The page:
I don’t know if it’s because I’m obsessed with variety or if it’s merely an open mind that seeks to find something interesting in all dance, but for whatever reason the juxtaposition of classical and modern in several different aspects of the ballet really maintained my interest throughout.  The set itself incorporated some period style backdrops, but then actual set elements like Othello’s throne or Desdemona’s bed are these stark, crystalline structures which part of me was trying to figure out while the other part thought “weird, but cool!”  The transparency effect gave it a sort of took away my sense of time and space.  I likened the sensation to something one might see in a dream or some kind of crazy vision you might see if you were time travelling through a wormhole.  Or something like in that one scene of the original Charlie and the Chocolate Factory where they take that boat into that psychedelic tunnel (a scene that still freaks the crap out of me).  Fortunately, Othello doesn’t have Gene Wilder singing some creepy song or epileptic strobe lights.

There is Iago though and he’s a serious creep.  I don’t think I’ve ever been afraid of a dancer before, but Parrish Maynard’s performance as Iago was so sinister and insane that I didn’t really get a good night’s sleep.  Given the jarring score and ominous melodies, I almost felt like the ballet was grounded more in Iago’s perspective.  Rather than telling Othello’s story, the music seemed to favor Iago’s madness, jealousy, manipulation and eventual betrayal.  It seems like Iago is always lurking on stage and it’s almost as if the music accordingly never lets the audience really settle their nerves.  He’s a fascinating and intense character and I can only imagine that it would take some serious acting chops to pull that psycho-stalker vibe off.  Scarred for life, yes, but I was quite impressed with Maynard’s acting.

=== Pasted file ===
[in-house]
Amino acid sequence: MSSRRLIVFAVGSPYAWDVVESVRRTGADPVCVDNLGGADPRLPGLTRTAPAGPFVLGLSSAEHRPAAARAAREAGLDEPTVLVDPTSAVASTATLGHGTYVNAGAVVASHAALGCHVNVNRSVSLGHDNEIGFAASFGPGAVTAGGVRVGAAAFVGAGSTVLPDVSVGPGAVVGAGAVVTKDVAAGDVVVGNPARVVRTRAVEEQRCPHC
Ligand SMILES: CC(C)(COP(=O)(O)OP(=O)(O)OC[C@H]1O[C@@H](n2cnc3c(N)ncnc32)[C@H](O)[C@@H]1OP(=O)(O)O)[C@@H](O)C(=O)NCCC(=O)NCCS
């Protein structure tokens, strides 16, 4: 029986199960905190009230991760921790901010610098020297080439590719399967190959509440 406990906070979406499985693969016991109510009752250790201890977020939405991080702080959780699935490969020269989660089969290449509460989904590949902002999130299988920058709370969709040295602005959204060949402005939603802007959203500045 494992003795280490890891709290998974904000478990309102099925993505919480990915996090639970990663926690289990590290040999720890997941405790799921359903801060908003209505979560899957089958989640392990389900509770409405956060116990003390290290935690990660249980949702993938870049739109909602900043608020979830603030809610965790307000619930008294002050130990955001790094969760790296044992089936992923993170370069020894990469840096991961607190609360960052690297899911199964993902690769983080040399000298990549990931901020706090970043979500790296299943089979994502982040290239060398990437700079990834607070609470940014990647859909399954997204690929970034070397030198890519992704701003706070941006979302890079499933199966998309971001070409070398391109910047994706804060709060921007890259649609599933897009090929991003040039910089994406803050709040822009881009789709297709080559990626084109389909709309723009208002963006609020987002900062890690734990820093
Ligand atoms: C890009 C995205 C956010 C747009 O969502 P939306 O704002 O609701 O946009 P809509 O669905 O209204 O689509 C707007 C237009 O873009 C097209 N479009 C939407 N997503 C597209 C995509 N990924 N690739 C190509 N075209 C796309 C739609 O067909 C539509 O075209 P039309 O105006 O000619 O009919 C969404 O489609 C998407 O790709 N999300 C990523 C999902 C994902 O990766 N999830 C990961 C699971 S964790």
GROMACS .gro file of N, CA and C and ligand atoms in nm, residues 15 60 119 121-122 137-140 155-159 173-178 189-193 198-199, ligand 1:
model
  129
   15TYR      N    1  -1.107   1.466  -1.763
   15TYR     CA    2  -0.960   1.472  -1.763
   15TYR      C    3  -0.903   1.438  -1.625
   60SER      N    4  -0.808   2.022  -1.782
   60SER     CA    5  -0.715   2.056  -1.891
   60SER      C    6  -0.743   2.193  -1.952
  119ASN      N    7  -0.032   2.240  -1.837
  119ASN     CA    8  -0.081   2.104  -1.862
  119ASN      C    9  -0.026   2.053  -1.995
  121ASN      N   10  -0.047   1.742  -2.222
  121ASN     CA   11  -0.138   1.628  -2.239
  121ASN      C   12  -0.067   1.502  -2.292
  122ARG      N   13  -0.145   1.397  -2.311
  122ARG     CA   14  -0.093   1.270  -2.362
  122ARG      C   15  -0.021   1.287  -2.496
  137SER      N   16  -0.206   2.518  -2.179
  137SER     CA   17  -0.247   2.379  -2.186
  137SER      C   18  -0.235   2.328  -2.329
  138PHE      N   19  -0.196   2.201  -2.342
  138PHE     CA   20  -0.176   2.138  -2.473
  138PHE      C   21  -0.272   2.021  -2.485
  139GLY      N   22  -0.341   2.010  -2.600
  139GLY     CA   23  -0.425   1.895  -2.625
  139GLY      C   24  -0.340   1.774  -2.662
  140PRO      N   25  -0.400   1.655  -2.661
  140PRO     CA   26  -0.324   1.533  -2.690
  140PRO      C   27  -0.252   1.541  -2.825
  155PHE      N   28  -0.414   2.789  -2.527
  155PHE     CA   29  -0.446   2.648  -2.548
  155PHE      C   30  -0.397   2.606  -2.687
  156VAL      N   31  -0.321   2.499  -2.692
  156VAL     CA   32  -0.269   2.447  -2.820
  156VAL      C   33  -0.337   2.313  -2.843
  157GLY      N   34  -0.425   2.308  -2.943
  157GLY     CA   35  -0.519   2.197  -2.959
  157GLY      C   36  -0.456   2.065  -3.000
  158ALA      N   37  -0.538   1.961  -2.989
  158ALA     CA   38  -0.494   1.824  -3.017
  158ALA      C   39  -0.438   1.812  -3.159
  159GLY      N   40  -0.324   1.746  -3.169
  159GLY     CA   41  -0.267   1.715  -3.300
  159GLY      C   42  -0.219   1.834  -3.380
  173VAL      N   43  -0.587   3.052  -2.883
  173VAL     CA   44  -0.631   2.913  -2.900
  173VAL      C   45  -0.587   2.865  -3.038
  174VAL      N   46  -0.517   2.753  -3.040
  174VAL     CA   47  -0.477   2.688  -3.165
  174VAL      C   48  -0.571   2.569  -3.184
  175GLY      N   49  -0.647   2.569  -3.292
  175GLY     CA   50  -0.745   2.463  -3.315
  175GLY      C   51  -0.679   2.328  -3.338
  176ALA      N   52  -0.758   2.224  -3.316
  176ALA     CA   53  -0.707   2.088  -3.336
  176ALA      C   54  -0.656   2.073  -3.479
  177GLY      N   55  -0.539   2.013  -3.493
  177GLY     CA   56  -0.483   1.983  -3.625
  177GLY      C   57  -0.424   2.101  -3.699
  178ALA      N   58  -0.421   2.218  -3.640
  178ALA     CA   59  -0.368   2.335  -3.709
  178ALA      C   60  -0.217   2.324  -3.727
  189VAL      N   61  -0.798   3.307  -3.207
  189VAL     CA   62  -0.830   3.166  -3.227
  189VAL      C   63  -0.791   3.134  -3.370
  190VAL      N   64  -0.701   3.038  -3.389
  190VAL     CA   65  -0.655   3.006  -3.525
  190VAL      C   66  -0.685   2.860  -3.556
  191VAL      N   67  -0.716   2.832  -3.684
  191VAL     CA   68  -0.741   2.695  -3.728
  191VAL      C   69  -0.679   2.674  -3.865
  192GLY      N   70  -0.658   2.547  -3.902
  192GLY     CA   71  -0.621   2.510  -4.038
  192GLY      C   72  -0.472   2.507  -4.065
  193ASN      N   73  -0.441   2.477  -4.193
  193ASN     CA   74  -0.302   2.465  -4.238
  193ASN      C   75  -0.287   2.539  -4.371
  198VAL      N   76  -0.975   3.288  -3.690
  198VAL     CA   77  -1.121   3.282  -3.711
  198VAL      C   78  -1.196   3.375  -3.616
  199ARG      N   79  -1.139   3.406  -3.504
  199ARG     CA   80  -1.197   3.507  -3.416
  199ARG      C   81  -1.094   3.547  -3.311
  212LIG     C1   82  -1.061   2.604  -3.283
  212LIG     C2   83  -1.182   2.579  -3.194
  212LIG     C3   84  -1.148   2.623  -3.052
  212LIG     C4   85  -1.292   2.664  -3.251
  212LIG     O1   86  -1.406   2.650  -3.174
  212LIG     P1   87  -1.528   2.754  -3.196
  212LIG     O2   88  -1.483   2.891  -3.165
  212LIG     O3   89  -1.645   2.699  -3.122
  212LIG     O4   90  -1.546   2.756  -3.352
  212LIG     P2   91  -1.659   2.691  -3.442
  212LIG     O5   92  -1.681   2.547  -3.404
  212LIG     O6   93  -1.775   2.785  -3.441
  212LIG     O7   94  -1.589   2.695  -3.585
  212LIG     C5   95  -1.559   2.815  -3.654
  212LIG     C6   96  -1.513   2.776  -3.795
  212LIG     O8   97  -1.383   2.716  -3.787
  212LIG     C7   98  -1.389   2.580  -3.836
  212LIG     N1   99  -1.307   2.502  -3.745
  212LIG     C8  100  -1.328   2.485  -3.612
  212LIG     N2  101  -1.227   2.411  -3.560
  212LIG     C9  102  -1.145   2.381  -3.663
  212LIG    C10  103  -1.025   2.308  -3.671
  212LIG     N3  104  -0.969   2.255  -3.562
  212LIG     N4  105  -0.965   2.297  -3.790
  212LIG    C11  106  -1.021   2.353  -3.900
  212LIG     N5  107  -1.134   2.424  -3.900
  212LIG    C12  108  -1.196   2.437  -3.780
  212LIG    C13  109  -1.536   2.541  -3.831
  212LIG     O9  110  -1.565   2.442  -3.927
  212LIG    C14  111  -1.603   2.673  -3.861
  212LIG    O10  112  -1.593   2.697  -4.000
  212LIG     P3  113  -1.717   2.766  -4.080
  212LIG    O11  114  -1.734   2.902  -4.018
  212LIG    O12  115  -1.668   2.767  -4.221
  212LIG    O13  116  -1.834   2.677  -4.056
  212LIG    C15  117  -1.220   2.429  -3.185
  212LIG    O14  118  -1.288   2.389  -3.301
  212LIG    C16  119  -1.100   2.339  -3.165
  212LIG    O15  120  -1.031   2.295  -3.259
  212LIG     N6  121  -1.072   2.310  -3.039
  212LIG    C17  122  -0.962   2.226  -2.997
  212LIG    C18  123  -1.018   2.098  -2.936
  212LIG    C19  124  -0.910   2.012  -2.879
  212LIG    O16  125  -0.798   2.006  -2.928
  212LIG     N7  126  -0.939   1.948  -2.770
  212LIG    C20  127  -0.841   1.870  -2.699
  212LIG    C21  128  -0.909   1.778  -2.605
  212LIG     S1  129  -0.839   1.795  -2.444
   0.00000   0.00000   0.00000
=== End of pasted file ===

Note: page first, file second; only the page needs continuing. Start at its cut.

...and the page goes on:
Desmond Richardson was also amazing, especially when Iago’s influence on him really starts to poison his mind and he succumbs to believing that Desdemona betrayed him.  Lubovitch gives you that gorgeous pas de deux in the first act but when Othello gets mad the choreography gets really volatile and it’s both unsettling and breathtaking.  Richardson displays great modern and ballet technique, which makes sense because I think I read that he was a graduate of the Ailey school (and Ailey men can dance…amplitudinous jumps and Ailey boys are famous for their “tilts.”  In fact, in order to audition for Ailey, the men have to submit a photo of themselves performing a tilt!).  He was greatly helped though, by the fact that Tan Yuan Yuan displayed an amazing range of emotion from her desperate pleadings of innocence to Othello to her resoluteness in the end when she has resigned herself to death.  They were stunning together and I’m feeling on the verge of desperate to see either of them live someday.